Another lens that I already owned is the Nikon Nikkor 50mm f/2 H non-Ai.  In the Box of Toys, however, there was a Nikon Nikkor 50mm f/2 Ai.  The Angry Photographer on YouTube loves this lens.  So, I was interested to see how the two lenses of the same design but very different years of manufacturing might compare.  What I found is that the Ai version is slightly sharper (though one has to look very carefully) and the scene color matches other newer Ai and AiS Nikkors.  The old "H" version gives a warmer rendition (which is easily accounted for in processing).  For 7 Euros I think I'll be keeping the Ai (along with all the other lenses I can't seem to relieve myself of).

Next comes the Zeiss Jena DDR Tessar 50mm f/2.8.  For years I've heard about how wonderful Zeiss lenses are.  I've owned a number of these Tessar 50mm lenses of various vintages and, honestly, I've been underwhelmed.  This little pancake lens is no different.  It performs identically to every single 50mm Tessar I've ever looked at.  It's strange how consistent the lenses are between manufacturing sites and vintages.  That is to say, they are all soft wide open and never seem to "clean up" (sharpen up, if you like) as the lenses are stopped down.  I would've thought that by f/5.6 that lenses would match the Sonnar or Double Gauss design lenses, but they never ever do.  I'm not sure where the "magic" is supposed to be in these because I've never been able to find it.  I think the famous photographer David Duncan Douglas had this all sorted out over sixty years ago when he was in Japan and discovered Nikkor optics.

Lastly comes the very lowly three element airspace design Meyer-Optik Gorlitz 50mm f/2.8 Domiplan.  The lens is very light, very simple, and feels a little feeble.  Yet there's a little surprise.  Yes, it's well know for it's out of focus rendition.  It certainly has that to recommend itself.  In terms of resolution the edges of the APS-C format frame shows an incredible drop-off.  I can't imagine what the edges of full-frame 35mm look like.  It must be pure mush  However, the center of the field is sharp.  It's as sharp as anything of the era.  There's the surprise.  In fact, it's sharper than the Zeiss Jena DDR.  Because of this I find the Domiplan an amusing little curiosity.  It's like coming across a "cheeky little 2 Euro wine" from Bordeaux.

Wednesday, January 17, 2018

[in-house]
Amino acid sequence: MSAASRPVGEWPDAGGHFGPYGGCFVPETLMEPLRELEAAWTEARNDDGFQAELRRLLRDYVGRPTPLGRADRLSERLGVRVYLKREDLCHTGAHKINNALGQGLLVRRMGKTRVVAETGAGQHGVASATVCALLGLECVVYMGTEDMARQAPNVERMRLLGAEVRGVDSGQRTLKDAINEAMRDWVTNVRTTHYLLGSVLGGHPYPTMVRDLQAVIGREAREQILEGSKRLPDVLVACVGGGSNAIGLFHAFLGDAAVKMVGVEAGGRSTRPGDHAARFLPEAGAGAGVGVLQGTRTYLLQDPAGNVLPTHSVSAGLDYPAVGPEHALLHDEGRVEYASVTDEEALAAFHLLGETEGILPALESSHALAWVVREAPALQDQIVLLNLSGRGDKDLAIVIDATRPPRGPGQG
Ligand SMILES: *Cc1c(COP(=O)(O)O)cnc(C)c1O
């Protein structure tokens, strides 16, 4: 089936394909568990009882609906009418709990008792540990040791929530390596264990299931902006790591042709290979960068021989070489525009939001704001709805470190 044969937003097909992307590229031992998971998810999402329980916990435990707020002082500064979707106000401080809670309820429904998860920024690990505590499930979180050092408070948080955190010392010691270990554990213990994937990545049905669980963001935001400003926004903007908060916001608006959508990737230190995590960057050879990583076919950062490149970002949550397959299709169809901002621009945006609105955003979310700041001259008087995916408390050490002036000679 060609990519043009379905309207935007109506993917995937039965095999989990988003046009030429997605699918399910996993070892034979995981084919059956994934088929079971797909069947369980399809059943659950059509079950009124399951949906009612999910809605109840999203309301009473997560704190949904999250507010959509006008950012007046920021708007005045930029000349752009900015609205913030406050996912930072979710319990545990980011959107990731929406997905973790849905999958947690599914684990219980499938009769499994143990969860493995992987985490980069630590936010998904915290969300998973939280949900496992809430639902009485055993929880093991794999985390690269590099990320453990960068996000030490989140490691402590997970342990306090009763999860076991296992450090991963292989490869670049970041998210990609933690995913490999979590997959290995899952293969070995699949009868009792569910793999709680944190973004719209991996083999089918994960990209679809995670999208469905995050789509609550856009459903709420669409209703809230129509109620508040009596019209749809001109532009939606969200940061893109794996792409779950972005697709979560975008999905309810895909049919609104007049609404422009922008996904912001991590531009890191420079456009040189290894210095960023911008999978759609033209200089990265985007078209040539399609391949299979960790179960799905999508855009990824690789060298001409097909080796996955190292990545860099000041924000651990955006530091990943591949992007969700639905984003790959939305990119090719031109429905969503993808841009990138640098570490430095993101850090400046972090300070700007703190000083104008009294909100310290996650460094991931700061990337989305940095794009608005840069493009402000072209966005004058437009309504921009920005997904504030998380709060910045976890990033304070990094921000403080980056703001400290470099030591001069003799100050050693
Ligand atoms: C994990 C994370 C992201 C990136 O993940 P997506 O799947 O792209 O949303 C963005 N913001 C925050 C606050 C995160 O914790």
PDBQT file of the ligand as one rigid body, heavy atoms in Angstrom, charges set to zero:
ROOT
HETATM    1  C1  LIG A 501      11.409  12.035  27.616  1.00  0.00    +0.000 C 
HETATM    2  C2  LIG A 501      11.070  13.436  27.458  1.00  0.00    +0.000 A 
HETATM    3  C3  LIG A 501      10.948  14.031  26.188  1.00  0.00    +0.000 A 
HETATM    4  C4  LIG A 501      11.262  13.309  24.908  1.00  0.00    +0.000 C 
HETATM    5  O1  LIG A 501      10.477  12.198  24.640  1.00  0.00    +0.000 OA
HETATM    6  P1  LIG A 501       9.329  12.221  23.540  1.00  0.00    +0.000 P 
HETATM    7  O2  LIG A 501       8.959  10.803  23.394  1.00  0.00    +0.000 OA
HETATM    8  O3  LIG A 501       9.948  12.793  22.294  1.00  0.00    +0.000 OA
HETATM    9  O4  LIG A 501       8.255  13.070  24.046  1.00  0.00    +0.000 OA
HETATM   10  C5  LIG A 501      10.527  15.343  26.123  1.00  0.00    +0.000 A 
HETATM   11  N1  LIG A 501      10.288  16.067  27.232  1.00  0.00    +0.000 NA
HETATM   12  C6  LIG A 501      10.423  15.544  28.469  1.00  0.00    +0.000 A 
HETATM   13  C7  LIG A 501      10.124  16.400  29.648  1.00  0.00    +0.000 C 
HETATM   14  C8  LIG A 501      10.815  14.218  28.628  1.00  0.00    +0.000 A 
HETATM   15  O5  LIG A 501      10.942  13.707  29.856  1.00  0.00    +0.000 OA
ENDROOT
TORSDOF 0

Lens Comparison ~ Nikon Nikkor 135mm, 300mm + Komura 2X against Tamron 150-600mm f/4.5-6.3

Something that I've wondered out for many years is just how good or bad 2x teleconverters can be from back in the day.

Recently I stumbled on a Komura Telemore 2x teleconverter.  It was relatively cheap and I was interested to see how it might perform.

Comparison Setup -
  • Sony NEX-5T, 100ISO, 2 second timer, "A" aperture preferred mode
  • Nikon Nikkor
    • 300mm f/4.5 pre-Ai - two passes, one with and another without Komura Telemore 2x converter
    • 135mm f/2.8 Ai + Komura Telemore 2x converter
  • Tamron 150-600mm f/4.5-6.3 version 1 on Sony AF adapter
  • Scene shot through double pane glass window (it was too damned cold to open the window for a clear shot)
Here is the scene at 300mm -

Nikkor 300mm f/4.5

Here is the scene at 600mm - 

Nikkor 300mm f8 Komura 2x

Comparison Results -

[If you click on the image it'll take you to the Flickr hosting site. Once there you and look at the file at full resolution. In many cases the differences between lenses is small and likely can't be seen until you take a squint at the image at 100 percent.]

Nikkor 300mm 135mm Doubleur Tamron "Bigron" Comparisonb


Observations -

Looking at the Nikon Nikkor 300mm f/4.5 pre-Ai against the Tamron 150-600mm f/4.5-6.3 at 300mm shows not much difference between the two lenses in the center of the field.  As you can see, the single coated Nikkor is slightly less contrasty than the modern Tamron.  This can be easily corrected in processing by applying a gentle increase in contrast.  The edges of the frame show something interesting.  The Nikkor remains sharp where the Tamron gets slightly softer as the edge of the field is approached.

The Nikon Nikkor 135mm f/2.8 Ai mounted on the Komura Telemore 2x teleconverter shows that the Komura degrades performance rather rapidly.  At no aperture does the teleconverted Nikkor come close to wither the un-teleconverted 300mm Nikkor nor the Tamron.  Obvious decreases in contrast and resolution can be seen.

The same things can be said about the Nikkor 300mm, Komura Telemore combination.  Contrast is decreased and the resolution never really matches the modern Tamron "Bigron" zoom.  I can increase the contrast in processing, but there is no way to gain back resolution after the shutter has been tripped.

I was hoping to find a light(er) weight manual focus lens combination that I could use at the racetrack to photograph old cars and MotoGP motorcycles.  I won't be able to meet that goal with the Komura and Nikkor lenses.  For now I'll need to stay with the Tamron super zoom, which, it seems, performs admirably well.

Saturday, January 06, 2018

Is Photography Really Dead???

PetaPixel published an article that asks if photography is really dead.

I have to admit, the author makes more than a few decent points.

"...But what died, exactly? The techie crowd had become bored with these particular machines, moving on to newer, shinier gadgets, and young people, like most young people, just wanted to hook up. Nothing wrong with either, and certainly nothing new. The dedicated photographers who had been working quietly and being ignored likewise continued in this fashion, and will keep doing so even while everyone else is using brain implants to beam live VR experiences featuring their cats..."